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International Bugging: Why The U.S. Snoops


This is TELL ME MORE from NPR News. I'm Celeste Headlee. Michel Martin is away. Coming up, we'll talk about the glaring lack of diversity in Silicon Valley and what one group is trying to do about it. That's in just a minute.

But first, the leaks from Edward Snowden are apparently still rolling in. Snowden used to work for an NSA - National Security Agency - contractor, and he's currently in Russia. Today, the Spanish newspaper El Mundo says it's obtained documents showing the NSA monitored more than 60 million phone calls in that country in just one month. That comes just a week after allegations that the NSA monitored the communications of 35 world leaders, and Germany's Angela Merkel says she's one of them. Some European heads of state say this alleged spying is completely unacceptable and shocking. We wanted to get some overseas perspectives on the story, so we turn now to two European journalists who've been watching it closely. Gregor Peter Schmitz is the Washington bureau chief for the German newsmagazine Der Spiegel. He joins us by phone from Brussels where he's reporting on the EU summit.

GREGOR PETER SCHMITZ: Hi, thanks for having me.

HEADLEE: And here in our DC studio, we have Laure Mandeville. She's U.S. bureau chief of the French newspaper Le Figaro. Laure, thanks so much for coming in.

LAURE MANDEVILLE: Hi, thank you for inviting me.

HEADLEE: Greg, let's begin with you. You're probably hearing directly from some diplomats in Brussels that were there from the EU summit. What are you hearing?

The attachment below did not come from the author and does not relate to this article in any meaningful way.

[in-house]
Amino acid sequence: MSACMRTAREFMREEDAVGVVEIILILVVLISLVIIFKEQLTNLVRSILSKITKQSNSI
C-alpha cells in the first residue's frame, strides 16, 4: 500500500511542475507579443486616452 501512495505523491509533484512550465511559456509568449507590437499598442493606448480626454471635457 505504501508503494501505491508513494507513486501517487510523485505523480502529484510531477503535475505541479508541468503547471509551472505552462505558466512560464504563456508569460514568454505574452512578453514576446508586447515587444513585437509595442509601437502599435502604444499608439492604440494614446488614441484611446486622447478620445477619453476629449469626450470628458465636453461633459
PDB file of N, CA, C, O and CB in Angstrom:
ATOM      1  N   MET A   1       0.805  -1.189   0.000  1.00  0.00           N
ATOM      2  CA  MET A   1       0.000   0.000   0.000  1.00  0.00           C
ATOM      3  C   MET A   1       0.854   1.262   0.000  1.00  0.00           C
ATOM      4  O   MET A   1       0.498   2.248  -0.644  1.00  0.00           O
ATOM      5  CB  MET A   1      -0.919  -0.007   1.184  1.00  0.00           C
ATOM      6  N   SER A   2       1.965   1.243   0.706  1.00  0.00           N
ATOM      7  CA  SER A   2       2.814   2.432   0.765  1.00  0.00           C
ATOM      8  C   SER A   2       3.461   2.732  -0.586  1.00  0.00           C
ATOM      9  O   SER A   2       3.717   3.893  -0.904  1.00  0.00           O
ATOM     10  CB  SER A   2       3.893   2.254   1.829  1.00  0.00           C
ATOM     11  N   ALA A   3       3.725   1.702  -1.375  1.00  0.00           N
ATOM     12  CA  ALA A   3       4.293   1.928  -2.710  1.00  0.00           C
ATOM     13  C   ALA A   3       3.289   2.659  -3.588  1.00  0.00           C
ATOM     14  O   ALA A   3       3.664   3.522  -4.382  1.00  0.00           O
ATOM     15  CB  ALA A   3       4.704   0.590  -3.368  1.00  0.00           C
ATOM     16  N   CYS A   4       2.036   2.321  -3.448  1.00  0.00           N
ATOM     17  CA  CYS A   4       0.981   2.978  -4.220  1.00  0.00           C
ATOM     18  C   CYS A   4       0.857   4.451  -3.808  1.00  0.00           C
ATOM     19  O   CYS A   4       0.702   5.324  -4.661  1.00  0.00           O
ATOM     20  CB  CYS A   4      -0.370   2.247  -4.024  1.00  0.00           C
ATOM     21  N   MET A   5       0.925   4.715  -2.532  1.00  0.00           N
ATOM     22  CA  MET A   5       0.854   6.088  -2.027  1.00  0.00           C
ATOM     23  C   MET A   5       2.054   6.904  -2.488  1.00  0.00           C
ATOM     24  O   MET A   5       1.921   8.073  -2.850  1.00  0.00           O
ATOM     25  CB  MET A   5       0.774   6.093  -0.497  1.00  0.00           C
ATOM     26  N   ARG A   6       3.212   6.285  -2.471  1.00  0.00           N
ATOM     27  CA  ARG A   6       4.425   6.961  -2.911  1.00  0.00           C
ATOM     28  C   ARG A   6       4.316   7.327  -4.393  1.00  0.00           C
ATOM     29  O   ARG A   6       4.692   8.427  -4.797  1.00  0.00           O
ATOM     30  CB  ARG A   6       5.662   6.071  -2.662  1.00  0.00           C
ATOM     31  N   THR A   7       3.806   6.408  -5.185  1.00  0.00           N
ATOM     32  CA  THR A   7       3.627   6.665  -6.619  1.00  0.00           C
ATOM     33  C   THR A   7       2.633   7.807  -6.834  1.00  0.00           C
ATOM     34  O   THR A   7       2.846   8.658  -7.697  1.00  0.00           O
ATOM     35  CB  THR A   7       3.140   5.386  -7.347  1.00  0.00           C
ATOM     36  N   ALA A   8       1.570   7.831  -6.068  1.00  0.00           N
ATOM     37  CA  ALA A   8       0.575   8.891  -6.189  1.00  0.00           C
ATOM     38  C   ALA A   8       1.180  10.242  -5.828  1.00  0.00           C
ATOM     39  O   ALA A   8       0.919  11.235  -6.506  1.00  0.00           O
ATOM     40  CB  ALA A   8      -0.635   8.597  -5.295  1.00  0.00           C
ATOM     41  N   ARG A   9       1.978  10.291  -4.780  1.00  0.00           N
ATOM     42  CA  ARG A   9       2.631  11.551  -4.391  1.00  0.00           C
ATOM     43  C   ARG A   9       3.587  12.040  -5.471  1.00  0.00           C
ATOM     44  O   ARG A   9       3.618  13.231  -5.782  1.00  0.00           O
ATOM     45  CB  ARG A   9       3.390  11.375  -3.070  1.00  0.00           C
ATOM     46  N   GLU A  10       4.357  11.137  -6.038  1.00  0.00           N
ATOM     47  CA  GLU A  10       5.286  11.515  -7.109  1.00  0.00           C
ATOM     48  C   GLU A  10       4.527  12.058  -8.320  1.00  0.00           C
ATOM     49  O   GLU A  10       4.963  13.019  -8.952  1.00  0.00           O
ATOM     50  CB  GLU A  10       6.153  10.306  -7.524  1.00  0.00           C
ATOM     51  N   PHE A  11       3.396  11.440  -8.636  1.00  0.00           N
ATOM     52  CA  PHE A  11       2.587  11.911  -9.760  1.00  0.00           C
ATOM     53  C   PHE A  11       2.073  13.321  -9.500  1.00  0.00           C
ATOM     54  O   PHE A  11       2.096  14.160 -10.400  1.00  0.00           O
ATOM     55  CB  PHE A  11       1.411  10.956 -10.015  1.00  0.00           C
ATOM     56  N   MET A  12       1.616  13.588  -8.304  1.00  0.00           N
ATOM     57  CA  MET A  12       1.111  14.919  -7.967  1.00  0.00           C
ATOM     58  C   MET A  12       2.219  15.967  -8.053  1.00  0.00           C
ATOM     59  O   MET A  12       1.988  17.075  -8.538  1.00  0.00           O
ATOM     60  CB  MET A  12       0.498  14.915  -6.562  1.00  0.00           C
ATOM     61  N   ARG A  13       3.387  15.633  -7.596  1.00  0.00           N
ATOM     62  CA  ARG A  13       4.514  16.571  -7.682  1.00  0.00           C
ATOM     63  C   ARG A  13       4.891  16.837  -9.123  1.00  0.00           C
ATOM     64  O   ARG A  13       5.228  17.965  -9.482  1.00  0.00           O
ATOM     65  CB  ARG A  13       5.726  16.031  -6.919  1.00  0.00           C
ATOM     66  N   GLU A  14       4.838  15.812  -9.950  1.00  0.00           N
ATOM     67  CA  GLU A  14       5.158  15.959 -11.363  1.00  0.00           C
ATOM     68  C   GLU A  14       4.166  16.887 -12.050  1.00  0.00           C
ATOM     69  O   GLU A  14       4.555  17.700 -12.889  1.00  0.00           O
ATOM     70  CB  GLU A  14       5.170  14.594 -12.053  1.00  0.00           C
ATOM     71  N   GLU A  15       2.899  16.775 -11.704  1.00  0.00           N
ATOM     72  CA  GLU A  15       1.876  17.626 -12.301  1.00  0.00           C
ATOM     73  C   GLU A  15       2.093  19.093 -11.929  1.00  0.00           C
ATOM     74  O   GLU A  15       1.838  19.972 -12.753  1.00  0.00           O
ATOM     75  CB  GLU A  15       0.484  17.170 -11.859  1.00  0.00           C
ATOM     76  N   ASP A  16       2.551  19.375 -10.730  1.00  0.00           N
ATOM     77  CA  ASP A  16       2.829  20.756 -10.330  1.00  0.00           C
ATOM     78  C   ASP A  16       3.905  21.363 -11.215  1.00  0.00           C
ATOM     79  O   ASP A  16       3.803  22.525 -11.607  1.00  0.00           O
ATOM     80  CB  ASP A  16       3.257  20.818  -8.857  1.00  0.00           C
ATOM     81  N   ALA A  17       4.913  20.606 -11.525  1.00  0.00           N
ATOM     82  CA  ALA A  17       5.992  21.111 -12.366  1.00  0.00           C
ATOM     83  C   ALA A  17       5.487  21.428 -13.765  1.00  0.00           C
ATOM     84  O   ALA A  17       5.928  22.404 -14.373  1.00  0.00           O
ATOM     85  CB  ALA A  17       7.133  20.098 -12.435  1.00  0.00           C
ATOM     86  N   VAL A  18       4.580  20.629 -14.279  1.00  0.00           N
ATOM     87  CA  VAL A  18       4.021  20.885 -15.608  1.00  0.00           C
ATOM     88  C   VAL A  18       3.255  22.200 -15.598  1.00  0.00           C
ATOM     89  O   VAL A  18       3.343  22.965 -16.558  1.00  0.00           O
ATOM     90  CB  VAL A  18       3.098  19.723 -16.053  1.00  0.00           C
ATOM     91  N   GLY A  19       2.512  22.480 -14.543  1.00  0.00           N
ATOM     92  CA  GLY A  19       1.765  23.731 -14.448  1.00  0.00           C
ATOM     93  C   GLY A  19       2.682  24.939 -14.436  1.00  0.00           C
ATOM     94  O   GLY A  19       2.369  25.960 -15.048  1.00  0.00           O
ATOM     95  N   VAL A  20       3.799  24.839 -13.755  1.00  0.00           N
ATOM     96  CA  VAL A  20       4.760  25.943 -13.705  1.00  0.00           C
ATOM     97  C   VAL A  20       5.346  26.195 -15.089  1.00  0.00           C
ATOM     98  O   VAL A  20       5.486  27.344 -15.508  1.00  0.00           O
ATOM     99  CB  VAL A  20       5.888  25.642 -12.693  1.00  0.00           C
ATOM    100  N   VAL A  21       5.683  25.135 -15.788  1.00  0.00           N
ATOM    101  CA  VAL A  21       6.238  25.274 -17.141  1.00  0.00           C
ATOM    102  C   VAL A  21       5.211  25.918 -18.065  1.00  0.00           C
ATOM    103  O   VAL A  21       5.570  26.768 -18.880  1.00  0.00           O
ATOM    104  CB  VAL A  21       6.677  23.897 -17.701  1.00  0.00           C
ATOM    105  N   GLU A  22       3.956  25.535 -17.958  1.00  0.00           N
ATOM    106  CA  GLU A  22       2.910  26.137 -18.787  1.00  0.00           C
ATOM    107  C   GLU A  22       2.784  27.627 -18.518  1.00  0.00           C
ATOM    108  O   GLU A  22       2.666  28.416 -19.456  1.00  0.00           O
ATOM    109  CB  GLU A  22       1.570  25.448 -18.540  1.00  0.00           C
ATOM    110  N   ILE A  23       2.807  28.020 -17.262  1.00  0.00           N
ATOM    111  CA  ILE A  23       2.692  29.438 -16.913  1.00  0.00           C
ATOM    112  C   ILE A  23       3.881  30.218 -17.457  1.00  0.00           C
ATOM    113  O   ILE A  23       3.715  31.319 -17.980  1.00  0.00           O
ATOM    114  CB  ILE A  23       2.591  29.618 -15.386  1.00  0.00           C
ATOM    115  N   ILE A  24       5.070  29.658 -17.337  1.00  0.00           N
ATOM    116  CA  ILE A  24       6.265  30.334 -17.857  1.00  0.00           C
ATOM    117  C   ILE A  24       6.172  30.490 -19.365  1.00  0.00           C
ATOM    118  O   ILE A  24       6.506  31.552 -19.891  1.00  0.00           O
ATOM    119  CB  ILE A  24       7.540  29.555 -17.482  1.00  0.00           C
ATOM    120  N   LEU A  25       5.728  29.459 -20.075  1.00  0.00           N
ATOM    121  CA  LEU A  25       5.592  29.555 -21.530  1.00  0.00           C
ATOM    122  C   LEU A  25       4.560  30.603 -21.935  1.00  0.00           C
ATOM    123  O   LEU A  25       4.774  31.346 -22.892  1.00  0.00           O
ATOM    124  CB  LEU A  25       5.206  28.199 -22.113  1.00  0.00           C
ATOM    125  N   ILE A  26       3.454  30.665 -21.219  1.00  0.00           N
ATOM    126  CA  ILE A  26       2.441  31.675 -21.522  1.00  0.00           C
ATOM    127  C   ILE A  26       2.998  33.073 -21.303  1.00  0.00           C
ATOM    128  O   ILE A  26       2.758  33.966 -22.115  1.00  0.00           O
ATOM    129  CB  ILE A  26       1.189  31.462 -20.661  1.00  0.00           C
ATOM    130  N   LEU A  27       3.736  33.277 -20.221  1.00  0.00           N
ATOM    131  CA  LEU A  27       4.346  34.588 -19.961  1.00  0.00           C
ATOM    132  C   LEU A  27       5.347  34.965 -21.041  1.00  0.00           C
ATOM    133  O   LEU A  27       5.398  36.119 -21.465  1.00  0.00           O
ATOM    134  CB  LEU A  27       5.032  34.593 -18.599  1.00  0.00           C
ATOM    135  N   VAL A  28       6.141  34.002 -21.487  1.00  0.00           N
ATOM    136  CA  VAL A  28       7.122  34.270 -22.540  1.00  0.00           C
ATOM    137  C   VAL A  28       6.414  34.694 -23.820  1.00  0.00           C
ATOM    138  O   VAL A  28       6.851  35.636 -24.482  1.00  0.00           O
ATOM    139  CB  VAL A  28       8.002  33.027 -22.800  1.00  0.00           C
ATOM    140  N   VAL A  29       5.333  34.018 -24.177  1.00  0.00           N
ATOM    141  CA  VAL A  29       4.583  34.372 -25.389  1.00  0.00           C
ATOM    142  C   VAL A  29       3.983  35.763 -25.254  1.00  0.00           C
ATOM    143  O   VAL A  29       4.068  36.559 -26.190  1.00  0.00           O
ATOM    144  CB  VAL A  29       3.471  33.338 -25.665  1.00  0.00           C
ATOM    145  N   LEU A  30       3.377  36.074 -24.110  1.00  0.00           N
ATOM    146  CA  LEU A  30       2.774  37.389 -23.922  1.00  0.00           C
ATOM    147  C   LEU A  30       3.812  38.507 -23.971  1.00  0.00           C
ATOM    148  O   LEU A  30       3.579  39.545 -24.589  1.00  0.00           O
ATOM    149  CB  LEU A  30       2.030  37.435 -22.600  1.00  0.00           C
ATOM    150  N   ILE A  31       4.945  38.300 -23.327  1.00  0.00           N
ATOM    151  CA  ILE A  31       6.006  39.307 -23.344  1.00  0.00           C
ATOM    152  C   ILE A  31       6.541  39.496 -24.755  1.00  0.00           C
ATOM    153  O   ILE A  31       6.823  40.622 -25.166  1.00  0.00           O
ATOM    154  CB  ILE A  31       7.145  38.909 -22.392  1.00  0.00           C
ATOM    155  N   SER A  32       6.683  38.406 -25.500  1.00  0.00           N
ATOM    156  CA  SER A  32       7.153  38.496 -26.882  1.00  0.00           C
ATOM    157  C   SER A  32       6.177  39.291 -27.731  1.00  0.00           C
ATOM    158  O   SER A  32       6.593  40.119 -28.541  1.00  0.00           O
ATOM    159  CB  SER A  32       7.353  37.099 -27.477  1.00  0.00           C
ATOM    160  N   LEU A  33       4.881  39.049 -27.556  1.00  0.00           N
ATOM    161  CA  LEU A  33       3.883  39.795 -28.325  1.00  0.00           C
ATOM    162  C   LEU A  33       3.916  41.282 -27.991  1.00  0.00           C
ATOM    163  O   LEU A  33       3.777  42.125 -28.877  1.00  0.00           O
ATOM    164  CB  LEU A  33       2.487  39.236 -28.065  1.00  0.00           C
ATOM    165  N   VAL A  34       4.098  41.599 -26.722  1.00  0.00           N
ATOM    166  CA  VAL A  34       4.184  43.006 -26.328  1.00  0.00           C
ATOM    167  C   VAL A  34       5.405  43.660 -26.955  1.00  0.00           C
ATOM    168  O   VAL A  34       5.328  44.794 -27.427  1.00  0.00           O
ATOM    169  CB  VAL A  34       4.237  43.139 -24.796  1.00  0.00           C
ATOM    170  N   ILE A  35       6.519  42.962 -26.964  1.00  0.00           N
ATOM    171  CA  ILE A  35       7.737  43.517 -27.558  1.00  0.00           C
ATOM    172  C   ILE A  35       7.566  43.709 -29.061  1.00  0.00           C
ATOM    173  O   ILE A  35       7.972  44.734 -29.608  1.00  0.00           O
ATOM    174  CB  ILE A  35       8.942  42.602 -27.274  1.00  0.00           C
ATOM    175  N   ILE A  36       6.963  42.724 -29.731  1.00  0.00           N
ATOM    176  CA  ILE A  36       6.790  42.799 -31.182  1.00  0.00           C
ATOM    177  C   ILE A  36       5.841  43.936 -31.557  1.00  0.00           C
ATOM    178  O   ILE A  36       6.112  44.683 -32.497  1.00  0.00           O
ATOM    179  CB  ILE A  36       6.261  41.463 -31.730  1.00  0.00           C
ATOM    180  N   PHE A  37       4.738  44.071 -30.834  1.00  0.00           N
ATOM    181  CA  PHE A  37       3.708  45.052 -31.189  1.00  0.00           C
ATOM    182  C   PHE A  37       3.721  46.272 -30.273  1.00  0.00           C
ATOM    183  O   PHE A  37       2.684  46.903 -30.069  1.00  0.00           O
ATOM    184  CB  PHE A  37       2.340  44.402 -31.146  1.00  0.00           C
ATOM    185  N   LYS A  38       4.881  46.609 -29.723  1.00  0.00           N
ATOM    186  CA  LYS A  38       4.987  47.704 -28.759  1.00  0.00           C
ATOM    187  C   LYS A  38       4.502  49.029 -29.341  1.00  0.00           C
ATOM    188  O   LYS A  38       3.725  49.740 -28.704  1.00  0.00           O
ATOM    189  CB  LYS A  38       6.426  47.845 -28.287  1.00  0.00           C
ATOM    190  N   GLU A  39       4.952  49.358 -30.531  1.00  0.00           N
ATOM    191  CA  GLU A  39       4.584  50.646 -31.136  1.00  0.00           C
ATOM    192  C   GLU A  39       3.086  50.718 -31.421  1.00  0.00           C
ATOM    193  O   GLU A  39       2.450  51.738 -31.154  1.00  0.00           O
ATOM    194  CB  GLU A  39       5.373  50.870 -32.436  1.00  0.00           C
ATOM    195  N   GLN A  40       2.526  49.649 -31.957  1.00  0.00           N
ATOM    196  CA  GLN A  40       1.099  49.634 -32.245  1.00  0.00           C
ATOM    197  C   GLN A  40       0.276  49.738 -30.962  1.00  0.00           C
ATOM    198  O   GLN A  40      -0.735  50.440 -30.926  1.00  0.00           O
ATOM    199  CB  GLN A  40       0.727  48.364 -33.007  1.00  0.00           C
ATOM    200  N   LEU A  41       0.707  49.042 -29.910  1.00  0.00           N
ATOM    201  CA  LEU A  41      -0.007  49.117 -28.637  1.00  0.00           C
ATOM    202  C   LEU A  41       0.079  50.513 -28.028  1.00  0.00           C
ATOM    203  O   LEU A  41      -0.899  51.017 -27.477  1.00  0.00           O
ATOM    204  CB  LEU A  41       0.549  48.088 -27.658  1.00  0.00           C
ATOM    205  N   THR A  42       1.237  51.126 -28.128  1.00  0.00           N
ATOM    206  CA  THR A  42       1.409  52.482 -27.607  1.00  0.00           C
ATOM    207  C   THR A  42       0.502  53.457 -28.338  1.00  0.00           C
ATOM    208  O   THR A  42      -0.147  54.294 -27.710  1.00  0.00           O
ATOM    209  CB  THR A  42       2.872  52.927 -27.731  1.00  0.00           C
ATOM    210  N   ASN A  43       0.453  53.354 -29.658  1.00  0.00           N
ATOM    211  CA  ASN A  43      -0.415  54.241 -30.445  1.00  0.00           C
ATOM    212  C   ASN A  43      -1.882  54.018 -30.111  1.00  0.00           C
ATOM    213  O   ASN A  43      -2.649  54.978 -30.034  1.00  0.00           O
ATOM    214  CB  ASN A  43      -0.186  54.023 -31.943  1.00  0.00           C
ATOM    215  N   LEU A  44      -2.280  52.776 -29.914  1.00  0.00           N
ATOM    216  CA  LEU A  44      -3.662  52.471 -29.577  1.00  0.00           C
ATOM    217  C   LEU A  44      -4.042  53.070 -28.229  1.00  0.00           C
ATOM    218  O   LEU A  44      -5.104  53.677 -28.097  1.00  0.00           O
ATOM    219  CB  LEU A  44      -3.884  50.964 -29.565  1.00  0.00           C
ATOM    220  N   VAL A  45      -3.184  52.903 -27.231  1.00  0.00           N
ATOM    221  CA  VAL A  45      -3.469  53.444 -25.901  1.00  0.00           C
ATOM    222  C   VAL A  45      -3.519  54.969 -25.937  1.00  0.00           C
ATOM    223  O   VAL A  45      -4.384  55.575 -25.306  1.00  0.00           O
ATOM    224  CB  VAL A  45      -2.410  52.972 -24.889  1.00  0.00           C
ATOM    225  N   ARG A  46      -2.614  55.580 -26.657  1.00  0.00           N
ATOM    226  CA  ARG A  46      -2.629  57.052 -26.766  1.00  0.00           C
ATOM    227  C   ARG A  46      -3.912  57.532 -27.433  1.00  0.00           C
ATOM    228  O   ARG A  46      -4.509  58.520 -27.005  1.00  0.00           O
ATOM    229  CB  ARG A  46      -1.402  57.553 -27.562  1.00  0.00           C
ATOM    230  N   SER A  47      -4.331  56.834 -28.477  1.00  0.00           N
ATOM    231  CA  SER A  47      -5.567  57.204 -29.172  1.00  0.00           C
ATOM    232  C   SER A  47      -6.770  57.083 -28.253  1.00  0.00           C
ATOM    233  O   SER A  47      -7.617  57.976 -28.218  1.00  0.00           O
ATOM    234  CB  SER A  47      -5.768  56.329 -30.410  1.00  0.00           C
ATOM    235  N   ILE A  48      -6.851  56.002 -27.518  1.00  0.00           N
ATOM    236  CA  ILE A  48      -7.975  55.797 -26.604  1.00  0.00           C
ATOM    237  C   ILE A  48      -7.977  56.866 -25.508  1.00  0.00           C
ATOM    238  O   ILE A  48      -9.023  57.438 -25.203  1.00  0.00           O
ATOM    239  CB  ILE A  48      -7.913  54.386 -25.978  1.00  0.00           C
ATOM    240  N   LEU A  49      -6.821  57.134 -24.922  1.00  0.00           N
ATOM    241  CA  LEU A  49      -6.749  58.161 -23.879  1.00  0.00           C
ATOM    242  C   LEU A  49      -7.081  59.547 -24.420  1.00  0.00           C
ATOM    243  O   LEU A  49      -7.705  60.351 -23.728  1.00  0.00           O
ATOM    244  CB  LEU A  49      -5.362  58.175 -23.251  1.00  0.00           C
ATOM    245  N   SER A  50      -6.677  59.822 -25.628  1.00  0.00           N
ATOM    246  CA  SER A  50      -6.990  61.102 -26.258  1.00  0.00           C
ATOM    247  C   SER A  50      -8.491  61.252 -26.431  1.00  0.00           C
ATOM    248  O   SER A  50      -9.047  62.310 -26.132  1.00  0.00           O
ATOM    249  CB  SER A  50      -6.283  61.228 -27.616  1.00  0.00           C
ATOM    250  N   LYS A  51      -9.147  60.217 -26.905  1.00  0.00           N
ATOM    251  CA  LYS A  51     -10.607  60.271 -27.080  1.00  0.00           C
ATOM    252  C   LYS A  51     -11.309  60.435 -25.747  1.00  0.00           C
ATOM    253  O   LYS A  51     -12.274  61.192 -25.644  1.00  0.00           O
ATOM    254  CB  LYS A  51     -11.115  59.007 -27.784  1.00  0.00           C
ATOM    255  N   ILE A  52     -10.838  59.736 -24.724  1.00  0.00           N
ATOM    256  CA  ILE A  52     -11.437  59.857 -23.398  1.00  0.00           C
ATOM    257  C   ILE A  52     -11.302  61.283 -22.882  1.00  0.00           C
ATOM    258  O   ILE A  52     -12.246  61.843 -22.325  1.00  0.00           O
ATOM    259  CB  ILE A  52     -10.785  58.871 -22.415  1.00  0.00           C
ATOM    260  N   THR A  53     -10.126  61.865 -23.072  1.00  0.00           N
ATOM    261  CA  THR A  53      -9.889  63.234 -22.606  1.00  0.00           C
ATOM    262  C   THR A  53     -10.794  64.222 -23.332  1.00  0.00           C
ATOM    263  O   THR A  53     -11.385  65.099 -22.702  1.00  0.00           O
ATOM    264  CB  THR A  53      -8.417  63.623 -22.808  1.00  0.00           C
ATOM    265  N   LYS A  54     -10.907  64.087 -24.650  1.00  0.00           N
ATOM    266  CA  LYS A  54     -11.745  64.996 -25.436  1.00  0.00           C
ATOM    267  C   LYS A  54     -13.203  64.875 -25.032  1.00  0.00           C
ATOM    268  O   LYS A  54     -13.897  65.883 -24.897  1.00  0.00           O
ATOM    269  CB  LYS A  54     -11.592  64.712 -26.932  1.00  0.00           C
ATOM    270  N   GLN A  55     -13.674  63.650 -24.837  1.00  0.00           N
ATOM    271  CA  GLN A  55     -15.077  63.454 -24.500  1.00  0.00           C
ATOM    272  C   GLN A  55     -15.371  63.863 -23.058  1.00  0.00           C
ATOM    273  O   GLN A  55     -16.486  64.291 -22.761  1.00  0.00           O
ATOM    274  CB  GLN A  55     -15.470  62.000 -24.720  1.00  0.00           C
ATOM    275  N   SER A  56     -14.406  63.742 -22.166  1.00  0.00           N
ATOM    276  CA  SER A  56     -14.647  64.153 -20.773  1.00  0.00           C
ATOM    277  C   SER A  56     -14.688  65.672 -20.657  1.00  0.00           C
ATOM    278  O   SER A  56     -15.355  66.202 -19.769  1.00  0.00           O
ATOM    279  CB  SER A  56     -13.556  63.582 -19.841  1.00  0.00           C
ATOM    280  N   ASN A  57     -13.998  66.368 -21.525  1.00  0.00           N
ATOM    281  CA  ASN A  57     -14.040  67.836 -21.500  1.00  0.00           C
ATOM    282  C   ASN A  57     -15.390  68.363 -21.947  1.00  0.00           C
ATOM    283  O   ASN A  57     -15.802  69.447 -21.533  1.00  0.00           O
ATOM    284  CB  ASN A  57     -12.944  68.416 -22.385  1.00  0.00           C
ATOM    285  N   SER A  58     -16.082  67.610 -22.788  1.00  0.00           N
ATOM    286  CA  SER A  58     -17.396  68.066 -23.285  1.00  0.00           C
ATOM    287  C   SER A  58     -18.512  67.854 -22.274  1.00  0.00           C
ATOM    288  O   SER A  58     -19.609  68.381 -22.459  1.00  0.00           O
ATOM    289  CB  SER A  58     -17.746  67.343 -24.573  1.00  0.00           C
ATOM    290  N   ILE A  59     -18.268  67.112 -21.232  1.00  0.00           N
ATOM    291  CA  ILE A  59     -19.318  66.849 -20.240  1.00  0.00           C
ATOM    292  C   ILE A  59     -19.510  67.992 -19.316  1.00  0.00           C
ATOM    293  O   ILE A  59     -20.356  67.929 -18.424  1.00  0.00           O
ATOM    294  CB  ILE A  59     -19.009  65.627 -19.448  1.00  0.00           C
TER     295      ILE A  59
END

SCHMITZ: Well, I mean, obviously the latest revelations have been a game changer again, I would say. I mean, we have been reporting on this story now for a few months. So it's not the first revelation that is coming out. But I think the public opinion that has already soured on the Americans a while ago has now dramatically shifted because now, even the leaders like Angela Merkel, like members of her own party, that, in the past, tried to defend the Americans or tried to ignore the subject during the electoral campaign, are now forced or compelled to address it.

And I think there is a real outrage, not just in Brussels, but in several European capitals. I think my colleague will talk about the current mood in France, where President Hollande was actually pretty outspoken here at the Brussels summit and was pushing for more stricter data regulation and data protection in Europe. So, yeah, there is real outrage.

HEADLEE: And so, Laure, let's go to you and talk about the reaction from France. The French president, Francois Hollande, has called for a new code of conduct on spying. What does he mean?

MANDEVILLE: Well, I guess he would like a more transparent cooperation between the U.S. and the allies and not spying on presidents which are allies' countries. I think, basically, the government in France is trying to respond to public opinion. Public opinion in France is aware that spying is something which has been going back thousands of years, and the French are people who are aware of the importance of the government.

And they have this idea that government has to be strong, has to do some spying. You know, they are, in that sense, not necessarily absolutely outraged. The French are aware that their own government is also - has some programs of spying. The difference is the magnitude, I think.

HEADLEE: Let me play you a comment here from P.J. Crowley. He's a former U.S. assistant secretary of state, and this is what he told NPR over the weekend.

P.J. CROWLEY: Europeans have a different view of privacy than Americans do. So I think there is a difference of attitude or perspective on this. That said, I don't think it should shock anyone that governments spy on each other.